I’ve known rivers:
I’ve known rivers ancient as the world and older than the
flow of human blood in human veins.
My soul has grown deep like the rivers.
I bathed in the Euphrates when dawns were young.
I built my hut near the Congo and it lulled me to sleep.
I looked upon the Nile and raised the pyramids above it.
I heard the singing of the Mississippi when Abe Lincoln
went down to New Orleans, and I’ve seen its muddy
bosom turn all golden in the sunset.
I’ve known rivers:
Ancient, dusky rivers.
I am a great fan of Langston Hughes. I keep his complete works in my library, and I had hoped to dip into it to publish one of his less well known poems here during Black History Month. I couldn’t.
I try to stay on the sunny side of copyright law out of respect for authors and to keep out of jail. However, I am no lawyer, and copyright law in America is an incredible snarl, so I depend on others for my information. I went to Project Gutenberg, an organization dedicated to placing old literature in ebook format. They are well organized and quite careful about only using material in public domain. They have almost nothing by Hughes, so I googled, which only muddied the picture further.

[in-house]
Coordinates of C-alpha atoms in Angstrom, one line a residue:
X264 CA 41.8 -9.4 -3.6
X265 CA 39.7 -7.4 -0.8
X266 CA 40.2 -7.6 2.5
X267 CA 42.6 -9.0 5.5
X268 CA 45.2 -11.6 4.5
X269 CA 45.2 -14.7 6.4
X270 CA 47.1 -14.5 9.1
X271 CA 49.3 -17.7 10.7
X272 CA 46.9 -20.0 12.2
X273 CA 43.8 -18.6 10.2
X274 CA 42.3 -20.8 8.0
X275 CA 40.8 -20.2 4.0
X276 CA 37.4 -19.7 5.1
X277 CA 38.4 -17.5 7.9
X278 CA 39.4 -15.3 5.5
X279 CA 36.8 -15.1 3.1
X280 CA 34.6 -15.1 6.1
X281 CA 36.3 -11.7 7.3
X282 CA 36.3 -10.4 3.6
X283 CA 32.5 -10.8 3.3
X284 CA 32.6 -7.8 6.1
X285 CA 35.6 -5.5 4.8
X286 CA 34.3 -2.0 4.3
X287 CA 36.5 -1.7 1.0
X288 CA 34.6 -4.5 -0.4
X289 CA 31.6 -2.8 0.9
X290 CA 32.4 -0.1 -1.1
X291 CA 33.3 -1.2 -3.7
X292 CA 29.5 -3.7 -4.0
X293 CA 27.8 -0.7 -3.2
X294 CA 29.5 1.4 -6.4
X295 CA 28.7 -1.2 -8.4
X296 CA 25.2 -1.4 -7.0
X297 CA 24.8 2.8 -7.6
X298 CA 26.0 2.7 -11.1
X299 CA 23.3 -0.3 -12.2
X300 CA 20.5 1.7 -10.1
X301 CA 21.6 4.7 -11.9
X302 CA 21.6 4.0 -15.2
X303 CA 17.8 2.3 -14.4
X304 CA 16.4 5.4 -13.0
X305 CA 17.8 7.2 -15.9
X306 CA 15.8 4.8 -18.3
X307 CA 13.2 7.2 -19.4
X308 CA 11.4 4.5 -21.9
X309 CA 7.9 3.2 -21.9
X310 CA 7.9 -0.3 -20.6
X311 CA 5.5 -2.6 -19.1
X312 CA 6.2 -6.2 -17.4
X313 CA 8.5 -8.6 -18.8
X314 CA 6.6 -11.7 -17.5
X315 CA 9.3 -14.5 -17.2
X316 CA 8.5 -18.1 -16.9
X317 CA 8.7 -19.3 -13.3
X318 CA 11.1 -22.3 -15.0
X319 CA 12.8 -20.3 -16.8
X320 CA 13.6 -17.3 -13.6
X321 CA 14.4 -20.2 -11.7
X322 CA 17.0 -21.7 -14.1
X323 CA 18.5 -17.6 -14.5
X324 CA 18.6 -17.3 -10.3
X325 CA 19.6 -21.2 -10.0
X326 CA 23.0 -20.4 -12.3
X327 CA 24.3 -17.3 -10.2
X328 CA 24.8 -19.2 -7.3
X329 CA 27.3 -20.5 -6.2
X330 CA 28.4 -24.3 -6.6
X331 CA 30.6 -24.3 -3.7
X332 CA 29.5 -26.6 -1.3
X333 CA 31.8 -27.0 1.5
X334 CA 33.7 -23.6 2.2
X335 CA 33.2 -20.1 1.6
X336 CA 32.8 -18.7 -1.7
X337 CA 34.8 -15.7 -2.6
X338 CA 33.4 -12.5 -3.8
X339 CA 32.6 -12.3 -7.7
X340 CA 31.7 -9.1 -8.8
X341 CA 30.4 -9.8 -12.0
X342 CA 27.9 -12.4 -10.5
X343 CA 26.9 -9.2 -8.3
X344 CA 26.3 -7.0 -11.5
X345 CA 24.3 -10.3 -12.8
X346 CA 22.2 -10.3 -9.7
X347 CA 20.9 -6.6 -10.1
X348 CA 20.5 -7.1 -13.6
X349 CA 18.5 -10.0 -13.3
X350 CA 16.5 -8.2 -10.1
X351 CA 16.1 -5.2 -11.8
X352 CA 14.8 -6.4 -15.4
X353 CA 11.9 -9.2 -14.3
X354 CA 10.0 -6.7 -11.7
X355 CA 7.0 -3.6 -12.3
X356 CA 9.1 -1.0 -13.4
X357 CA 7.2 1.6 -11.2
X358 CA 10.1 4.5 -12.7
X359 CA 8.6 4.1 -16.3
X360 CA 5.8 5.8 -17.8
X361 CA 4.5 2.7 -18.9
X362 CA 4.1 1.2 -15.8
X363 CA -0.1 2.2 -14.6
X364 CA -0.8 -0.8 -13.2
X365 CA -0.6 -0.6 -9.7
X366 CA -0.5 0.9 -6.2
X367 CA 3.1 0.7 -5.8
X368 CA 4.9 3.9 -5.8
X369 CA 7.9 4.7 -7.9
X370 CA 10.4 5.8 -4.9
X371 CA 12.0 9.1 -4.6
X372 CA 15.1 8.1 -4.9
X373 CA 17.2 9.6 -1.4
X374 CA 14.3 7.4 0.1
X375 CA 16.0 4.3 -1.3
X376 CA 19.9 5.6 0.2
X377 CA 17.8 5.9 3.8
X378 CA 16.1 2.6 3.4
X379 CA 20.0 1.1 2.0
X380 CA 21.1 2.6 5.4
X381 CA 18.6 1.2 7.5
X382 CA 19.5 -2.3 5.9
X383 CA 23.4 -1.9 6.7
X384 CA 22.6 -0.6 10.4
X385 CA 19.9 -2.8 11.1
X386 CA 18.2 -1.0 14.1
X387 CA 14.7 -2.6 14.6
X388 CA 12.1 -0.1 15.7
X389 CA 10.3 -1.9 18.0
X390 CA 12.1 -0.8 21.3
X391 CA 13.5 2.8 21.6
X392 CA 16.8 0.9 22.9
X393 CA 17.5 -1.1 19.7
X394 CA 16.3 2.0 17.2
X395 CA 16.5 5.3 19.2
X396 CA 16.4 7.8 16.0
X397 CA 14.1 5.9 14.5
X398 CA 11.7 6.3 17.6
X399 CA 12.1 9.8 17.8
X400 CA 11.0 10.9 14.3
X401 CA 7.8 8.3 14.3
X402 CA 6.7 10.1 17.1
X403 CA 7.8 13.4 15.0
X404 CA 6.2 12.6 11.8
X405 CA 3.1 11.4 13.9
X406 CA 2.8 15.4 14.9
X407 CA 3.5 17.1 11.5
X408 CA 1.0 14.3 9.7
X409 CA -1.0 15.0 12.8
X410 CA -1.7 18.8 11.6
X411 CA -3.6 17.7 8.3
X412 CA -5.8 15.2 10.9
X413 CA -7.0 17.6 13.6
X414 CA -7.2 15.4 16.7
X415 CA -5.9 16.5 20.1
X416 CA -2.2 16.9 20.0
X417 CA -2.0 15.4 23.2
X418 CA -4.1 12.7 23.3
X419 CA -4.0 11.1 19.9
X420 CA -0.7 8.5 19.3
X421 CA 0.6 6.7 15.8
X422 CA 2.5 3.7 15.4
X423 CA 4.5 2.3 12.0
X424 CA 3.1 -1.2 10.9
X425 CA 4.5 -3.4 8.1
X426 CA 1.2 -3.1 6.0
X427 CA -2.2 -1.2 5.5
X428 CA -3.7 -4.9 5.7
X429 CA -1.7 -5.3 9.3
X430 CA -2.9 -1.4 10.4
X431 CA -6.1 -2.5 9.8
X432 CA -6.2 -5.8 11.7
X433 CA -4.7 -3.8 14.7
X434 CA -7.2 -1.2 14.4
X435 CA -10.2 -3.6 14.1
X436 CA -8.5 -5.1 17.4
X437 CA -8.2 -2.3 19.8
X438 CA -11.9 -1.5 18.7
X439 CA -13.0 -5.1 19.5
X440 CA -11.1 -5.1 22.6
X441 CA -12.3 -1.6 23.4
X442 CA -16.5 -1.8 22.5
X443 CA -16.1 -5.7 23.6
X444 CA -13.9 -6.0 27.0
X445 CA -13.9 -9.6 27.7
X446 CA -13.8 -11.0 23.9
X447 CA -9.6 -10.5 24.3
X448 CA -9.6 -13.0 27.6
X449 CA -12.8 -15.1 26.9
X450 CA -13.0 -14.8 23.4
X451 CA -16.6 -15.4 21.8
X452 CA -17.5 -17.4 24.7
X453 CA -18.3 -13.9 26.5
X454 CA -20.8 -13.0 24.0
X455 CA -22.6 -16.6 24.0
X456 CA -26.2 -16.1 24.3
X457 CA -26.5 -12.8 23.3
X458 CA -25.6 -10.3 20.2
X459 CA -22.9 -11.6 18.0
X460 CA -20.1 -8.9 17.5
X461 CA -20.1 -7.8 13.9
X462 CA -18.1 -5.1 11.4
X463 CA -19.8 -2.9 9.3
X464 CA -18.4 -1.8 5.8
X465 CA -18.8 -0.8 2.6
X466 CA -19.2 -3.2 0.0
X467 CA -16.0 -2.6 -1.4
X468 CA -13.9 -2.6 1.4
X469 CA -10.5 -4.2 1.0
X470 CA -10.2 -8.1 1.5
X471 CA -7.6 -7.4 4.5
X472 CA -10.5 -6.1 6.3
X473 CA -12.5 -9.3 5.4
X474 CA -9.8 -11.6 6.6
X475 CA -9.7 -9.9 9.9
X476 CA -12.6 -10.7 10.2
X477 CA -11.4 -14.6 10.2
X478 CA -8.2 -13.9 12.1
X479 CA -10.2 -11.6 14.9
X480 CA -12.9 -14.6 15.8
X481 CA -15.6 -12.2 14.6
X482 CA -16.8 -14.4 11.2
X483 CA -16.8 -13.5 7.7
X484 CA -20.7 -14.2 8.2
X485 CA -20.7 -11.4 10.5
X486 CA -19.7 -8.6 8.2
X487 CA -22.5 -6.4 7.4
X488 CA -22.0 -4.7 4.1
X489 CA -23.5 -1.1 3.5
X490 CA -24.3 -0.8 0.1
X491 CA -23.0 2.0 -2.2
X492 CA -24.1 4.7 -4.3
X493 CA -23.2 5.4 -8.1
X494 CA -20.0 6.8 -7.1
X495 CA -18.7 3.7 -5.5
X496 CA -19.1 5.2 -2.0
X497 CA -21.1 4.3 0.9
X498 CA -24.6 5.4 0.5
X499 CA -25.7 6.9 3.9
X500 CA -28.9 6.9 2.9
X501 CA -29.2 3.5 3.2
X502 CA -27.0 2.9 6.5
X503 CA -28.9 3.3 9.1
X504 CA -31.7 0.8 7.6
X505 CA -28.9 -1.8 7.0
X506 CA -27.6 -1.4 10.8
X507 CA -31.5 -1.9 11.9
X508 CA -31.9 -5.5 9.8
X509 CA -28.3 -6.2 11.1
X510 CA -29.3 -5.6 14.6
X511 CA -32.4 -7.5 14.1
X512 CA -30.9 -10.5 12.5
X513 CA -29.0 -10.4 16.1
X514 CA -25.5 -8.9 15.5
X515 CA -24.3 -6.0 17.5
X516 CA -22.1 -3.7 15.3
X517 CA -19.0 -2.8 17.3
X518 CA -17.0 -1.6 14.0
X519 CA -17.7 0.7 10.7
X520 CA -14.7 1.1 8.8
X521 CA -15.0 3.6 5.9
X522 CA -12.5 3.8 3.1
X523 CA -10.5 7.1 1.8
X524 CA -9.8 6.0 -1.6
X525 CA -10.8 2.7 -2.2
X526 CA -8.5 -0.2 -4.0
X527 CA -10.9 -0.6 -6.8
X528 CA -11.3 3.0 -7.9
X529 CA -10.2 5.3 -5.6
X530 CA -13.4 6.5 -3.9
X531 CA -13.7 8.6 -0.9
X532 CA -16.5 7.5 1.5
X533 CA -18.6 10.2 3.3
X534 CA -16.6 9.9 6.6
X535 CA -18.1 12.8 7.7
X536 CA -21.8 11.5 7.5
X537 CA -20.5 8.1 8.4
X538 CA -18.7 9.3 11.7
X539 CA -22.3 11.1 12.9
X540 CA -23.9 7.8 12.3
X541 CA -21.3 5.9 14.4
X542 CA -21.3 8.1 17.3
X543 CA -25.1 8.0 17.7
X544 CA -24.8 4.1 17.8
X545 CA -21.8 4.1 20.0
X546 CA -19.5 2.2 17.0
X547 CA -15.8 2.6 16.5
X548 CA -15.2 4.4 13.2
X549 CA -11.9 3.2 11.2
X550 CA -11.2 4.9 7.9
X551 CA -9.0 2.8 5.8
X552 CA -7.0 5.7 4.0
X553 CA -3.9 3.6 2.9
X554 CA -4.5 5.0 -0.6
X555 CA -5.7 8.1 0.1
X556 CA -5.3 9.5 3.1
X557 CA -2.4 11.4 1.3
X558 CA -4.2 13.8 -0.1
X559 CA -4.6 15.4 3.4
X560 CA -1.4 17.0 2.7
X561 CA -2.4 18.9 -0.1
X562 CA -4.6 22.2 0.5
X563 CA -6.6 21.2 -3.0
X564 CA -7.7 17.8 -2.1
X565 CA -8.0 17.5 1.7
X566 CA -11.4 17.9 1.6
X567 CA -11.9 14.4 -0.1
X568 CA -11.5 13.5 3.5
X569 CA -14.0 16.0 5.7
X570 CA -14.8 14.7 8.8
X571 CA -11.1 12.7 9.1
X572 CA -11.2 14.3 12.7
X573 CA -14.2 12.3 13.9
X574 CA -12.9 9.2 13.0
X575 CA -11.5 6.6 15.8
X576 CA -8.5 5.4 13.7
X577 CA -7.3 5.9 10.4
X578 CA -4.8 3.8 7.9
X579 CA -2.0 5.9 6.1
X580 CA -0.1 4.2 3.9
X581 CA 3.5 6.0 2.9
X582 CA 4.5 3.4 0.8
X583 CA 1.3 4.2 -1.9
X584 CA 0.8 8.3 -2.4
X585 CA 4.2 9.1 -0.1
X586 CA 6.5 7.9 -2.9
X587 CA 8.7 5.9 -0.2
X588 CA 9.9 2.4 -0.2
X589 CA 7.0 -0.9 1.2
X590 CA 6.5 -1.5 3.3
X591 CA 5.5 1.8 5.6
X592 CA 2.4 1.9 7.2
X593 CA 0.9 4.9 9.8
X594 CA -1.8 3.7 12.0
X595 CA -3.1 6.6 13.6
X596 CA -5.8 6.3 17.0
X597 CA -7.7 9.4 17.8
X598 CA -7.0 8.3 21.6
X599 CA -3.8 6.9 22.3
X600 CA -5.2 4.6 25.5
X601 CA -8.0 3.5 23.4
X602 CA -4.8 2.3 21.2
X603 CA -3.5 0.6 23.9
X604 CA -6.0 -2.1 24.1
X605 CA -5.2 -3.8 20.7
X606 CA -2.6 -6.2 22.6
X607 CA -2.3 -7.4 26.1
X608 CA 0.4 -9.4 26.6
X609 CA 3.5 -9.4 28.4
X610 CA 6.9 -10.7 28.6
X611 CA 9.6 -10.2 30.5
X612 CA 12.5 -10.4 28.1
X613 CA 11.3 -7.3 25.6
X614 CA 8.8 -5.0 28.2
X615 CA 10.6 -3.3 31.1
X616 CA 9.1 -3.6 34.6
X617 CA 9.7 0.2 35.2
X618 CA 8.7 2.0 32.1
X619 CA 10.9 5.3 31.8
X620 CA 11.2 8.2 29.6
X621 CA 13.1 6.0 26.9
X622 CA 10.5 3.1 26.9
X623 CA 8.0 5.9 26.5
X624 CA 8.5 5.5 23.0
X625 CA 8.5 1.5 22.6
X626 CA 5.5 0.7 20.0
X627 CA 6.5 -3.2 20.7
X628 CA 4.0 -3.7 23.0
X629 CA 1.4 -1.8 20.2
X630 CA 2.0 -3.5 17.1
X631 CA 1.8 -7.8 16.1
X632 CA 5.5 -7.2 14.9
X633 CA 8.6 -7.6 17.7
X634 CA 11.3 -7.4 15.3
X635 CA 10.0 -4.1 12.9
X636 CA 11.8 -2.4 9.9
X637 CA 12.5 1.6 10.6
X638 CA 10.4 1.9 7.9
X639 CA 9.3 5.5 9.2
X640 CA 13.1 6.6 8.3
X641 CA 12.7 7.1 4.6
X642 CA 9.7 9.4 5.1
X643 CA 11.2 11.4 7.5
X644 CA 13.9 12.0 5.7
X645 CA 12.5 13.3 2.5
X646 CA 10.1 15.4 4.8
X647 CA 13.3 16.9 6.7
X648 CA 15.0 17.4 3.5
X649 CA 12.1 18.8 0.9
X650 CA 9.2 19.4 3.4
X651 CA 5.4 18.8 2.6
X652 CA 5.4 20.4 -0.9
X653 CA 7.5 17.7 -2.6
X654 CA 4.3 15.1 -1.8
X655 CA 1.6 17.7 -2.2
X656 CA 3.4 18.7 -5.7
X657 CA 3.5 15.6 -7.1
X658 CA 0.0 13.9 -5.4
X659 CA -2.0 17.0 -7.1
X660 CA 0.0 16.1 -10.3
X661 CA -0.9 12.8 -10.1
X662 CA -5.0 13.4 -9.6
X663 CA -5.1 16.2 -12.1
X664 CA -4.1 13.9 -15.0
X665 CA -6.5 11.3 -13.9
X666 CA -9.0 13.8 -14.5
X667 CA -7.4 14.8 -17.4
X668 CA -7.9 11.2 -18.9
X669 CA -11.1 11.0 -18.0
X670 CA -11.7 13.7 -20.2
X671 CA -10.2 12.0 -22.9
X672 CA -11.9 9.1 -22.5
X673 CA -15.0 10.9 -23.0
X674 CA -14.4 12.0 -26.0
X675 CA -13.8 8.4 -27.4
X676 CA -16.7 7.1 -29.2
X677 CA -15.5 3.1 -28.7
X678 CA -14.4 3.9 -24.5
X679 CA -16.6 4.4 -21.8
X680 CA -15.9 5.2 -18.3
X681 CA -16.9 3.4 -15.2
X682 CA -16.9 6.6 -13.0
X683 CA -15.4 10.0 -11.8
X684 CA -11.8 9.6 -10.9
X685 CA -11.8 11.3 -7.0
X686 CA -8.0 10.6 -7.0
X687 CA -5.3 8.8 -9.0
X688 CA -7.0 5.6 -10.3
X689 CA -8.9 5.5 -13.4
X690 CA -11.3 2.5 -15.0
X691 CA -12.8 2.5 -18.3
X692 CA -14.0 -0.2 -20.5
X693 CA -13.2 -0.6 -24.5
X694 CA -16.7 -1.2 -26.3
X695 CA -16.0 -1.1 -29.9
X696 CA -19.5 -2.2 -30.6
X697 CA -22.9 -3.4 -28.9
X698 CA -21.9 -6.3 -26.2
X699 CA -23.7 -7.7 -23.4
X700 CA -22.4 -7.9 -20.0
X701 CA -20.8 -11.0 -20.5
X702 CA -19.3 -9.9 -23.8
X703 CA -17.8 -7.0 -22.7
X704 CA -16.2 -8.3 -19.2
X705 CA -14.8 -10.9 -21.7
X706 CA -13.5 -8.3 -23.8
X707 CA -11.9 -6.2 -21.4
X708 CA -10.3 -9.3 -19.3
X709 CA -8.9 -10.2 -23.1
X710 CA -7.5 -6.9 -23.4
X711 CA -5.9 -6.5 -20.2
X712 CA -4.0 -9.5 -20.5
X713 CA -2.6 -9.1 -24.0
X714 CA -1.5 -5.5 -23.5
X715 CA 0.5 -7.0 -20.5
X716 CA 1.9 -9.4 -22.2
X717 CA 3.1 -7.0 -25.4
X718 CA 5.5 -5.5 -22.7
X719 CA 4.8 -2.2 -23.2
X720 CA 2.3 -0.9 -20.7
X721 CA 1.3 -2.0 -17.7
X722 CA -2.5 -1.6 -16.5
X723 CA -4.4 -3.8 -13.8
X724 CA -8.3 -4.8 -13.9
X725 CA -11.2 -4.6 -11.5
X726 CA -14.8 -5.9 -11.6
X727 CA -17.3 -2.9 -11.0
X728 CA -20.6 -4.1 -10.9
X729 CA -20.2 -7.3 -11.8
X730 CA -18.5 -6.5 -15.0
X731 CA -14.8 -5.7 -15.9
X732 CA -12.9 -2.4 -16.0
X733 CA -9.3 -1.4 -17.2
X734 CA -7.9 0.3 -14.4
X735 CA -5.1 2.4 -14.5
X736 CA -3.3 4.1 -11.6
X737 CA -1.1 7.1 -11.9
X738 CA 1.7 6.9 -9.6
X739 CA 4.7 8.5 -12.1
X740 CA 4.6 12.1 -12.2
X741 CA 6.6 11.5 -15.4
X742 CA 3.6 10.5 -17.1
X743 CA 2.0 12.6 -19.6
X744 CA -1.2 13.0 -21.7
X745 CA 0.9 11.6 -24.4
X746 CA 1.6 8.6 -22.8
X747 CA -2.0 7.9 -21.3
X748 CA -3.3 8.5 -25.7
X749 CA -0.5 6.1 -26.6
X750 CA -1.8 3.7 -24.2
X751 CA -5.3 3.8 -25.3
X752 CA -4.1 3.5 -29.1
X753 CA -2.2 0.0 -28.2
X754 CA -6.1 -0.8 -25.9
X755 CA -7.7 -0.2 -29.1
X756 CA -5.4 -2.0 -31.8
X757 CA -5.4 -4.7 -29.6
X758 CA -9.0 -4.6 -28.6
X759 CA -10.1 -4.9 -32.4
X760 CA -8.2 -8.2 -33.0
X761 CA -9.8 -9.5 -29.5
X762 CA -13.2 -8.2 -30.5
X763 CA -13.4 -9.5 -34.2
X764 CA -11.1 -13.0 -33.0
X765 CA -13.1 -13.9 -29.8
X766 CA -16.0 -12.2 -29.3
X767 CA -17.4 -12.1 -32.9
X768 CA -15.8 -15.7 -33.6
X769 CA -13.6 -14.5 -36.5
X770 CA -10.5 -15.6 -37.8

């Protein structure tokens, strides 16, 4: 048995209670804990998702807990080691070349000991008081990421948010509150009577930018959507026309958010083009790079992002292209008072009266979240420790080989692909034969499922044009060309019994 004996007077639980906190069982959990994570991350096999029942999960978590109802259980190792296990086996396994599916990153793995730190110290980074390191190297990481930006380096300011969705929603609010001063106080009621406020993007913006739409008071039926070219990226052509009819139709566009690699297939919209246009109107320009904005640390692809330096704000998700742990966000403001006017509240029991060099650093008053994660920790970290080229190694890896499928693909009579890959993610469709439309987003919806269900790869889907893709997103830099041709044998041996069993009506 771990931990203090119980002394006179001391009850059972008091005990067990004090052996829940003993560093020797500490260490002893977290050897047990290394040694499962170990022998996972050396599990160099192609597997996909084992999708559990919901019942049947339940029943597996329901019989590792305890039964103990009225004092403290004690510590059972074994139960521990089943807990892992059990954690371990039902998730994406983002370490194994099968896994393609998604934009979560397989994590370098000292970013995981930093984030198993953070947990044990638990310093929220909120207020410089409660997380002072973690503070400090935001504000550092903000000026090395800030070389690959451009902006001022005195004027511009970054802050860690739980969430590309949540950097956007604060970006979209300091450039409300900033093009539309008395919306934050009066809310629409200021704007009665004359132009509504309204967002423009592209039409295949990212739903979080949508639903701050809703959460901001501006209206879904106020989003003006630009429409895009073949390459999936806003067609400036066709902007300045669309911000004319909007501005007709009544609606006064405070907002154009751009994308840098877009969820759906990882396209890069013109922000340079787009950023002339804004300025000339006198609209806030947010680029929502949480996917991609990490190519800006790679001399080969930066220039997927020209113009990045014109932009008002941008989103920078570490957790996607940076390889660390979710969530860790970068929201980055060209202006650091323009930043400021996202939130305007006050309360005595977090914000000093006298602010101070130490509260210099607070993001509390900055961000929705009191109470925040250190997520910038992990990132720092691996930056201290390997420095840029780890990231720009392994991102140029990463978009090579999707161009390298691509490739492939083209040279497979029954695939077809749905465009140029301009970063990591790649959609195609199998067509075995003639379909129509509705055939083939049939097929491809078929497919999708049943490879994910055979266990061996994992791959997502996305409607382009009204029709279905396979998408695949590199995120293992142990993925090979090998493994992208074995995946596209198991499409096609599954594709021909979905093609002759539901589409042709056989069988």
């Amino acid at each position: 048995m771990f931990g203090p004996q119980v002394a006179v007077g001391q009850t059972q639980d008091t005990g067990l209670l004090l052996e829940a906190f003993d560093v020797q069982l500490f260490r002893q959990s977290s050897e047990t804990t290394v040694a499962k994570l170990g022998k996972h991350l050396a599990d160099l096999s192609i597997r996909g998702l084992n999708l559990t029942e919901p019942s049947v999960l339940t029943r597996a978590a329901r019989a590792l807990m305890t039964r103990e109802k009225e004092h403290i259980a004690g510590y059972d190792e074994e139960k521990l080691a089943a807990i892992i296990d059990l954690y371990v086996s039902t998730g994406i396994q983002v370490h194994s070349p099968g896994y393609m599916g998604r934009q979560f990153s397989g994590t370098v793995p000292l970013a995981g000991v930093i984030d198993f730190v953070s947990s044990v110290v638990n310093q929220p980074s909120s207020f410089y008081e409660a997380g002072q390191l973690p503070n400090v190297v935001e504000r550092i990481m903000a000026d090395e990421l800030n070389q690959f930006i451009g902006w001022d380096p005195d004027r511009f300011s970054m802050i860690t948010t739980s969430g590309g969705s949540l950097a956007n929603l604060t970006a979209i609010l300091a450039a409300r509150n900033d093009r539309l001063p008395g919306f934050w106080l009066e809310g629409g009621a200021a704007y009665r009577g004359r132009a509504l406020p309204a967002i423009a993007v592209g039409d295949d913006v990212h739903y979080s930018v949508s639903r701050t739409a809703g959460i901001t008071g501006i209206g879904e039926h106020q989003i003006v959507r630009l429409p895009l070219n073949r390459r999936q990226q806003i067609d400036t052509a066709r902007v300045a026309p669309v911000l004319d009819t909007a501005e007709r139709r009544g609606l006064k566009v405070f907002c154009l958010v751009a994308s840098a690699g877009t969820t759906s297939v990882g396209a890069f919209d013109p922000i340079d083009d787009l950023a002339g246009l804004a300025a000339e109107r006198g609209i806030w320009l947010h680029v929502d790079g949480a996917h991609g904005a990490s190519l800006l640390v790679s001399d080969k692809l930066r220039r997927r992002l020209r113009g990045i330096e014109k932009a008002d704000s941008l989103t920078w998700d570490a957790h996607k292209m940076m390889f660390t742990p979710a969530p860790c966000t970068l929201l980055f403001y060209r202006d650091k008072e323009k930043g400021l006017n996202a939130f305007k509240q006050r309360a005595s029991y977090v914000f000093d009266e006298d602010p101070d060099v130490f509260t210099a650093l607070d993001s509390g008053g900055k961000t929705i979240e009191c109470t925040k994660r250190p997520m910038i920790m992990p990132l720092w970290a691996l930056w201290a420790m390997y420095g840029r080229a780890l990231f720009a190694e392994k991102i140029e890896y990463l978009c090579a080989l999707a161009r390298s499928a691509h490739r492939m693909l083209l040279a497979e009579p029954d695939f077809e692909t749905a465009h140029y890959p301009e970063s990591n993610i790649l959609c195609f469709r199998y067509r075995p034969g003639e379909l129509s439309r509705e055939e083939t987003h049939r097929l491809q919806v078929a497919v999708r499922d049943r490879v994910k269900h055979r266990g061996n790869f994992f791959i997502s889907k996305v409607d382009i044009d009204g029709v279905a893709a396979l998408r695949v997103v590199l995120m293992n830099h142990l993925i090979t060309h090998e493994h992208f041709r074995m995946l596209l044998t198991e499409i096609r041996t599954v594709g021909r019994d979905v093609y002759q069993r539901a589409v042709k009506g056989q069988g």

I like to place pictures as teasers above each post. Other than the ones I have created myself, I get most of them from Wikipedia since they specify (if you click a couple of times on the picture) their copyright standing. I went there following this copyright question and found in Wikisource that:
This work (The Negro Speaks of Rivers) is in the public domain in the United States because it was published before January 1, 1924.
Most of Hughes work was published after that date.
It may seem odd to worry about the copyright status works by a man who died 52 years ago, but theft is theft, even if you are stealing from a dead man. I try not to steal, although sometimes I goof. I posted Hughes’s poem I, Too last Independence Day, not realizing that it was not in public domain. Of course, you can get a view of many copyrighted works on the Internet. I, Too appears in dozens of places.
I have a solution to this conundrum. Go out and buy a book of poems by Langston Hughes. Buy it for Black History Month if you care. Buy it for the beautiful poetry if you don’t care.
You can even go to a used book store to buy it. Resale of books never puts a penny in any author’s pocket, but it keeps their works alive.